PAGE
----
Dancing is poetry with arms and legs
Our impressions of the Antistatic Festival
Written by Andrea Vushkova, Scott Green, and Atinuke Ajayi, photos by Antistatic
Published 21 May 2022
The Antistatic Festival for Contemporary Dance and Performance opened for its 15th edition on Monday, 9 May with the performance “Duets with Abstraction.” In the performance Julian Weber covered different approaches toward abstraction, treating them from their respective historical point of view. We were impressed by the way the whole gallery hall was used. Julian interacted with the audience in an untraditional manner and none of the spectators could take their eyes off of him. Everything in the hall was used: the paintings, the works of art, even the balcony and french windows. The energy of the performance was electrifying and charging. The live music performance by Johanna Oderski was enrapturing, creating a dramatic and magical ambiance.
On 11 May we saw “LOVECAGE” by the award-winning choreographer, Filip Milanov. Expectations were high, partly based on the impressive track record, but also because of the exciting description of the performance. There was no disappointment to be seen, the performance lived up to everything.
The show began with ominous music, with this sound carrying through the entire performance. Two young ladies emerged from the shadows one in a short black gown, another in a more revealing outfit. A male dancer soon appeared, and with the woman in the black gown danced all over the stage, gazing at each other affectionately while the other woman danced on her own—this clearly represented true love, followed by what could be best described as a love triangle.
The next performance we were set to see was “84 conversations” with Stephanie Handjiiska and Kosta Karakashyan which we were quite looking forward to, but it was unfortunately canceled. So we eagerly awaited the next performance which was “Before the End … (of the World)” by Iva Sveshtarova and Willy Prager, two of the founders of the Antistatic Festival.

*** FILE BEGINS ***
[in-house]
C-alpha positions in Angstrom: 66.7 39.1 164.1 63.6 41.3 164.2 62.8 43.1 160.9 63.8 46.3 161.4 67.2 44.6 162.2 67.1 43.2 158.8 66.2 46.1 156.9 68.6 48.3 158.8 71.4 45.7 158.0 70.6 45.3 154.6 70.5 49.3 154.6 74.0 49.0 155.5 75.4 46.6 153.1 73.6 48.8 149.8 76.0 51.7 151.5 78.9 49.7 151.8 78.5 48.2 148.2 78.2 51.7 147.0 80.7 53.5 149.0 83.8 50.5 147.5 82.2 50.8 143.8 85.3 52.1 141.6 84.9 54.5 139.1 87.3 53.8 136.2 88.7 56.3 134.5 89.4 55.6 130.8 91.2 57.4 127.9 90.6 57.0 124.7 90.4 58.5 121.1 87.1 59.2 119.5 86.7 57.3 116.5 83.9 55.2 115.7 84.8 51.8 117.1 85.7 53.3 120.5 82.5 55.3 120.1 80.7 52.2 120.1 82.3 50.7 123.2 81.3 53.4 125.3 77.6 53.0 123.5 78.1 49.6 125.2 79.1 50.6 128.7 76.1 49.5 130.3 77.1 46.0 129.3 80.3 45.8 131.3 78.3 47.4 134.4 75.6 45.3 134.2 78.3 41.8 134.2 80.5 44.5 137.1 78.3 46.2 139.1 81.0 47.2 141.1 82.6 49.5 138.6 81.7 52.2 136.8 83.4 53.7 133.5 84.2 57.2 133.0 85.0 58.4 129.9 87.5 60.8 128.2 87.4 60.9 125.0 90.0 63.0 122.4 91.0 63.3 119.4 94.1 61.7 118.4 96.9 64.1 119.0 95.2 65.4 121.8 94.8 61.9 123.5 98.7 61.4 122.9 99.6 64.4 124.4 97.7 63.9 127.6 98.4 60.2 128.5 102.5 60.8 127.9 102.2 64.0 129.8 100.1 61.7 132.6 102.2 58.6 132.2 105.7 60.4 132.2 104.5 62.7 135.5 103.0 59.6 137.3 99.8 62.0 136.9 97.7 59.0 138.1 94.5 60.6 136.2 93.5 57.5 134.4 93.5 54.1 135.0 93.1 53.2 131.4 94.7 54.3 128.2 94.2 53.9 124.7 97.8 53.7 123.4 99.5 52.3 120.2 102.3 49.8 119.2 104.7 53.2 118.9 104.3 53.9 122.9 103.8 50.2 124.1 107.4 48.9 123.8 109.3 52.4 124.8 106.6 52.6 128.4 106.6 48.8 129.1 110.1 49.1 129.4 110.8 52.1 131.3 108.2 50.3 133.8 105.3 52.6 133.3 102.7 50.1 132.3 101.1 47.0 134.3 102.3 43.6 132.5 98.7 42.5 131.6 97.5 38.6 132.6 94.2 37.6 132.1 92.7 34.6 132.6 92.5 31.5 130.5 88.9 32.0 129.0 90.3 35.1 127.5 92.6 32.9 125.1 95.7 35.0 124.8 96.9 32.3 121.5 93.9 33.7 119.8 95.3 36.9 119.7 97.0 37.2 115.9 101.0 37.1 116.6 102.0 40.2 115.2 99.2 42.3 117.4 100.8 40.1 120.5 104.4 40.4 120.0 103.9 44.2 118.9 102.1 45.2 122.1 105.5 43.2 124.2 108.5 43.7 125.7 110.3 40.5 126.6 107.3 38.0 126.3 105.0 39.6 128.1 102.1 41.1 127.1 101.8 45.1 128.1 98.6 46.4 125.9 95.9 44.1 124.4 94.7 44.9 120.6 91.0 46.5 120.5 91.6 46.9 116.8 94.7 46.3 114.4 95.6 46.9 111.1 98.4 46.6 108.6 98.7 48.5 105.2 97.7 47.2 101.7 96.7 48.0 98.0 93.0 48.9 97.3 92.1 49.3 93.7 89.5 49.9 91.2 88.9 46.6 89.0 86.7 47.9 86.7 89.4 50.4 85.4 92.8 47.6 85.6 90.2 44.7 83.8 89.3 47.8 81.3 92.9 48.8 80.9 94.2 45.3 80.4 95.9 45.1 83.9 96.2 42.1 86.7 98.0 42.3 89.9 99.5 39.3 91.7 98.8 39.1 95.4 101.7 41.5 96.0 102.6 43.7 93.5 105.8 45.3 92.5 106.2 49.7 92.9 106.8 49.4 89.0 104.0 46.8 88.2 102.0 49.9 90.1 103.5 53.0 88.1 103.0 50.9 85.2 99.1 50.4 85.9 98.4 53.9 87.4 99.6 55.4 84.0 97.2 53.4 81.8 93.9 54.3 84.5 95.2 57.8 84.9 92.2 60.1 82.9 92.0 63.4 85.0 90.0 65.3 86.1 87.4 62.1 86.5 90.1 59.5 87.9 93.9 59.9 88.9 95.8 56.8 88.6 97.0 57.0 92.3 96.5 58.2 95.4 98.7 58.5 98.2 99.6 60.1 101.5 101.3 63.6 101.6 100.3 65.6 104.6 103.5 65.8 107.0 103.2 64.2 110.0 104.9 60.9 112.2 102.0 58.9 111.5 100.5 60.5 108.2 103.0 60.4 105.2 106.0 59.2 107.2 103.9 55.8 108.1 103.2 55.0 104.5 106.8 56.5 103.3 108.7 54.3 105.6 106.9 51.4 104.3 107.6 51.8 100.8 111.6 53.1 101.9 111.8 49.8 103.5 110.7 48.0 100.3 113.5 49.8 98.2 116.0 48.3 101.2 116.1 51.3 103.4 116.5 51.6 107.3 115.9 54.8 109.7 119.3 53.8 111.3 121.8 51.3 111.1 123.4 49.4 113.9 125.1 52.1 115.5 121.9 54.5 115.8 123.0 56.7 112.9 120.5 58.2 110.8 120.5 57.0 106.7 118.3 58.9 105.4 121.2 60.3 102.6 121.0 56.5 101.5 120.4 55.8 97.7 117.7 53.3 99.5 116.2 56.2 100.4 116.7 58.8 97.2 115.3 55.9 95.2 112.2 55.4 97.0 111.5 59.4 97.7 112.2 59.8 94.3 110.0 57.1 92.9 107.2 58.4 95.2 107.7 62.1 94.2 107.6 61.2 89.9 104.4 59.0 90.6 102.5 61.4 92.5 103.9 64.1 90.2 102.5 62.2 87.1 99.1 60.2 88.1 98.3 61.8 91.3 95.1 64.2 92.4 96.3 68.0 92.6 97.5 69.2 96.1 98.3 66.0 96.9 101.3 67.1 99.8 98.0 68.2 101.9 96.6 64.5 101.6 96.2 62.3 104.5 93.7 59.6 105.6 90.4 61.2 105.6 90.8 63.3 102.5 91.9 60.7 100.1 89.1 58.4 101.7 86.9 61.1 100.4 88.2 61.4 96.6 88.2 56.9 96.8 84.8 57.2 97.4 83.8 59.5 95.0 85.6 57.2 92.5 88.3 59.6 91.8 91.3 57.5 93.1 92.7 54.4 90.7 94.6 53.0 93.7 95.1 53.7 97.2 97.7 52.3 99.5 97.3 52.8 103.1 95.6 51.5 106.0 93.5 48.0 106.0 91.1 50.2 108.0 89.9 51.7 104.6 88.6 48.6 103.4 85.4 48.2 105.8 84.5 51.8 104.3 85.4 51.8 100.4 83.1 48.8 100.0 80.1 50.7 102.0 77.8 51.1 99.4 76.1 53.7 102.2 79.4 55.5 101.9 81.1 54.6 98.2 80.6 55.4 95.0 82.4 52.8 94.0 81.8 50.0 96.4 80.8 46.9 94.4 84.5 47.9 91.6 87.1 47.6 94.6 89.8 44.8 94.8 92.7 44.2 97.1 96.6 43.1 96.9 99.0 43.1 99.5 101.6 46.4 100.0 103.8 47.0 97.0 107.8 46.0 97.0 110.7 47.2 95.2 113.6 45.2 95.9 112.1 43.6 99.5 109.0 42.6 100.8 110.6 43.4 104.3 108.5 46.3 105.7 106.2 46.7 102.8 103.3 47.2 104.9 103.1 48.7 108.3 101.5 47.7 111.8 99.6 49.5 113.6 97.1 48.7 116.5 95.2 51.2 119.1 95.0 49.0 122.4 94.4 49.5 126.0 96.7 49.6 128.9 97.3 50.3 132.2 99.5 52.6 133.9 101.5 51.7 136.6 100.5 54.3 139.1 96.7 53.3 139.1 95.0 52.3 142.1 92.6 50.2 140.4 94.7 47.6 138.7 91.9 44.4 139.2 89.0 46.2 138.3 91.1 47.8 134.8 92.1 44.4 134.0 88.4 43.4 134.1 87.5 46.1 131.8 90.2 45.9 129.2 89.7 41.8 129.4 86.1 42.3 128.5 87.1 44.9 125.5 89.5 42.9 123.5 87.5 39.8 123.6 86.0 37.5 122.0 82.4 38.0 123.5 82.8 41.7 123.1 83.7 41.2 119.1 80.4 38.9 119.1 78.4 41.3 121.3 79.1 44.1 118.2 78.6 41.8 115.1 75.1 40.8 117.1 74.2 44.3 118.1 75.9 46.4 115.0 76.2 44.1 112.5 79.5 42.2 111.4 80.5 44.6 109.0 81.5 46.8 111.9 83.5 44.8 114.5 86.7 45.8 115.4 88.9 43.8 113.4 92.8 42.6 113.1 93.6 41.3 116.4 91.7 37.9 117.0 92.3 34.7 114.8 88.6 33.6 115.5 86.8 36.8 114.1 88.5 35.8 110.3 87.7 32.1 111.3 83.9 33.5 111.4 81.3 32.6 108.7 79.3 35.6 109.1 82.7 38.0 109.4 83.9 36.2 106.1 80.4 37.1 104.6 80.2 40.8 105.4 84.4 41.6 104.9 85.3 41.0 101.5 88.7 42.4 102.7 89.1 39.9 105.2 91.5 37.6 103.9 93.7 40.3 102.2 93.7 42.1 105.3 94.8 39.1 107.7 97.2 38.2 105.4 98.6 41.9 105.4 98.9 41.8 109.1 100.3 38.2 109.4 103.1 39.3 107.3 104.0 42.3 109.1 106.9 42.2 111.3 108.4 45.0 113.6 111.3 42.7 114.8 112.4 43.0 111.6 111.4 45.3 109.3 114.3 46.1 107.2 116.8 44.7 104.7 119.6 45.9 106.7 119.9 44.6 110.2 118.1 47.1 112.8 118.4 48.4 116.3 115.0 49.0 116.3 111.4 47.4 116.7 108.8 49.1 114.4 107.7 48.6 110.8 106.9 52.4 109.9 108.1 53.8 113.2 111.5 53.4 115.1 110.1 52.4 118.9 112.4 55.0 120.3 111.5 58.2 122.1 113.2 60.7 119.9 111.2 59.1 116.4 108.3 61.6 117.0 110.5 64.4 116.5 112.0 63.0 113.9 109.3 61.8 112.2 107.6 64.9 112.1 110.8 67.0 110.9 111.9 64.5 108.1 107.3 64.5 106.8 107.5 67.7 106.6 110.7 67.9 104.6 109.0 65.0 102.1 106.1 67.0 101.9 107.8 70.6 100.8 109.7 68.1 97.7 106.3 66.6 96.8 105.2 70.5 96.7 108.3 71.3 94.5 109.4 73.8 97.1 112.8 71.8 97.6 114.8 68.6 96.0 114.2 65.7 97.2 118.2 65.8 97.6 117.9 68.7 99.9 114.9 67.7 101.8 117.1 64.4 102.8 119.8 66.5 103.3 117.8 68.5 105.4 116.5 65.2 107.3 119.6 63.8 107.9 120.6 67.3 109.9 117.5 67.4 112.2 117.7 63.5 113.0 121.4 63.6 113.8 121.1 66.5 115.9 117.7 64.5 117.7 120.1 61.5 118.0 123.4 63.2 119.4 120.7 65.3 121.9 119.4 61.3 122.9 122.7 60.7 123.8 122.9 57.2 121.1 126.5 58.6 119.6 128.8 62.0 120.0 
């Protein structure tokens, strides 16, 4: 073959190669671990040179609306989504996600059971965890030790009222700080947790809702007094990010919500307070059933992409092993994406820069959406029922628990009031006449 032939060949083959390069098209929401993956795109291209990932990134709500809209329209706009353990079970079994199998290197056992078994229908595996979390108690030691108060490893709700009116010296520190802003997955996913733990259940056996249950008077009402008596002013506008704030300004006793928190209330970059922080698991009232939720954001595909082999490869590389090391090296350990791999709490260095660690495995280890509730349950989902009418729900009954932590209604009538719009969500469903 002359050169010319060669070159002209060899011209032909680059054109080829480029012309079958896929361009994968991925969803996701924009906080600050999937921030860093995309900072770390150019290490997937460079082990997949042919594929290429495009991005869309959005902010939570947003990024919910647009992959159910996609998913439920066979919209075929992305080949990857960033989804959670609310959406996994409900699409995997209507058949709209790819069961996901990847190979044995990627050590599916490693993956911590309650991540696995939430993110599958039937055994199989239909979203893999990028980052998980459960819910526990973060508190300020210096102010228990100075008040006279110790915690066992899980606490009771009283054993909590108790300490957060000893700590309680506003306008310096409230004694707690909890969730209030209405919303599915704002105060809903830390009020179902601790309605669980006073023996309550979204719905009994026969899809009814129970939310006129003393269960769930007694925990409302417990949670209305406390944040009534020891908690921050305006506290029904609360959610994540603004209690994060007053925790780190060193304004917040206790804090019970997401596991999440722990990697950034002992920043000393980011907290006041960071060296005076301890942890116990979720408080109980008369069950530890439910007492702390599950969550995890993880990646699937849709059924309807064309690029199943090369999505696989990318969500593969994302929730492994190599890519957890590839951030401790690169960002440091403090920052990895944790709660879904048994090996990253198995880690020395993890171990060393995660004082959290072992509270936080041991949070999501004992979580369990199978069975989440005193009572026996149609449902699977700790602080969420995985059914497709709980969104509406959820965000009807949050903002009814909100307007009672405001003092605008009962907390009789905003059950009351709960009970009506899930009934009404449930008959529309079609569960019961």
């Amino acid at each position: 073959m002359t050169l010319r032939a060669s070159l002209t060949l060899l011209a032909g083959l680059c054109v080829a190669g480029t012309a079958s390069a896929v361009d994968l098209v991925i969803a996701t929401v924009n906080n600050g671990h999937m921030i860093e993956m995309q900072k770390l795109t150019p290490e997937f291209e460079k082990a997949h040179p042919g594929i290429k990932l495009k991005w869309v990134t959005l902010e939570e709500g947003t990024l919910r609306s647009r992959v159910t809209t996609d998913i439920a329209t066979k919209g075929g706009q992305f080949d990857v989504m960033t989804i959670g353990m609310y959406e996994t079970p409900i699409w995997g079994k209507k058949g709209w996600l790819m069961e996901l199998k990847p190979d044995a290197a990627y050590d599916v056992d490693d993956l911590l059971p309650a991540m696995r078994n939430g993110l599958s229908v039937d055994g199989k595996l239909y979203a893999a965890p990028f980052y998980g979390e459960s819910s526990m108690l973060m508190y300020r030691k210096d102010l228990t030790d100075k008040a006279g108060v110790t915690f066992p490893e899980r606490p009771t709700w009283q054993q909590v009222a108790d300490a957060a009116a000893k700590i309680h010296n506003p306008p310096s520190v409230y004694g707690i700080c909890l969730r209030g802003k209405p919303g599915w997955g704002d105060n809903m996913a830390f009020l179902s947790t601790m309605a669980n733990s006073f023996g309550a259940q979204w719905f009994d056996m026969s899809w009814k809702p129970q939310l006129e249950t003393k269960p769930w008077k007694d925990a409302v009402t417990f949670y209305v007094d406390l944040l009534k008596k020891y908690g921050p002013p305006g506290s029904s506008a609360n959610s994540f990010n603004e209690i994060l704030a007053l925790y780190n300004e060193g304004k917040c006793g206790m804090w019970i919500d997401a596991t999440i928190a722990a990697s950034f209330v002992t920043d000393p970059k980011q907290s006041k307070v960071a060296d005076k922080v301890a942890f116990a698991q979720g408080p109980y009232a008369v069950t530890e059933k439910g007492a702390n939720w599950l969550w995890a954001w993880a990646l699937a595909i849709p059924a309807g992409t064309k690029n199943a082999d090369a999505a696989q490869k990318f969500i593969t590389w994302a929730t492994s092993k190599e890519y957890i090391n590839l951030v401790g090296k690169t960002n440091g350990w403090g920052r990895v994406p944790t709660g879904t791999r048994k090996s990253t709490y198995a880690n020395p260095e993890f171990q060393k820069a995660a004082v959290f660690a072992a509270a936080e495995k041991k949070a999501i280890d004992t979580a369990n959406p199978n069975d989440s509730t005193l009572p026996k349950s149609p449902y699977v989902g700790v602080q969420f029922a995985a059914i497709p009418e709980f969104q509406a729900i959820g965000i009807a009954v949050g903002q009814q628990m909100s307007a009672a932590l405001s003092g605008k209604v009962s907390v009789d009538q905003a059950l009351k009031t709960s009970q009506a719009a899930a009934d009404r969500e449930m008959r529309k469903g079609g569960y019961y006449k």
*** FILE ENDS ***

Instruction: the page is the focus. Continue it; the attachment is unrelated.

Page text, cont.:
We were presented with a dark room with four separate bundles of balloons on the stage. Soon enough these balloons started moving in what might be described as a process of blooming/ coming to life. Throughout the performance, some of them would be dancing while the others were giving voice to what was being performed. The entire performance was a thought-provoking one, leaving us with certain questions to ponder.
Next up was “The Goldberg Variations,” originally performed by Steve Paxton. Now given new life, and performed with incredible style and thought. It was a delight to watch, the imagery and videos used during the performance made us feel a certain sense of something other that can’t be adequately described.
The music performed live on stage which had taken five years to transpose correctly for the accordion, was a delight to hear and only added to the depth of the performance. During the performance, one of the dancers was occasionally out of sync with the others, whether intentional or not, it only added another layer to the performance.
The festival concluded on Thursday, 19 May with “Thinging” an anthropocentric work by choreographer, performer, and improviser Jan Rozman. His performance is a visceral reaction to the world of things we are living in, one where he confronts things – objects that surround him and the sensations and ideas triggered by them.
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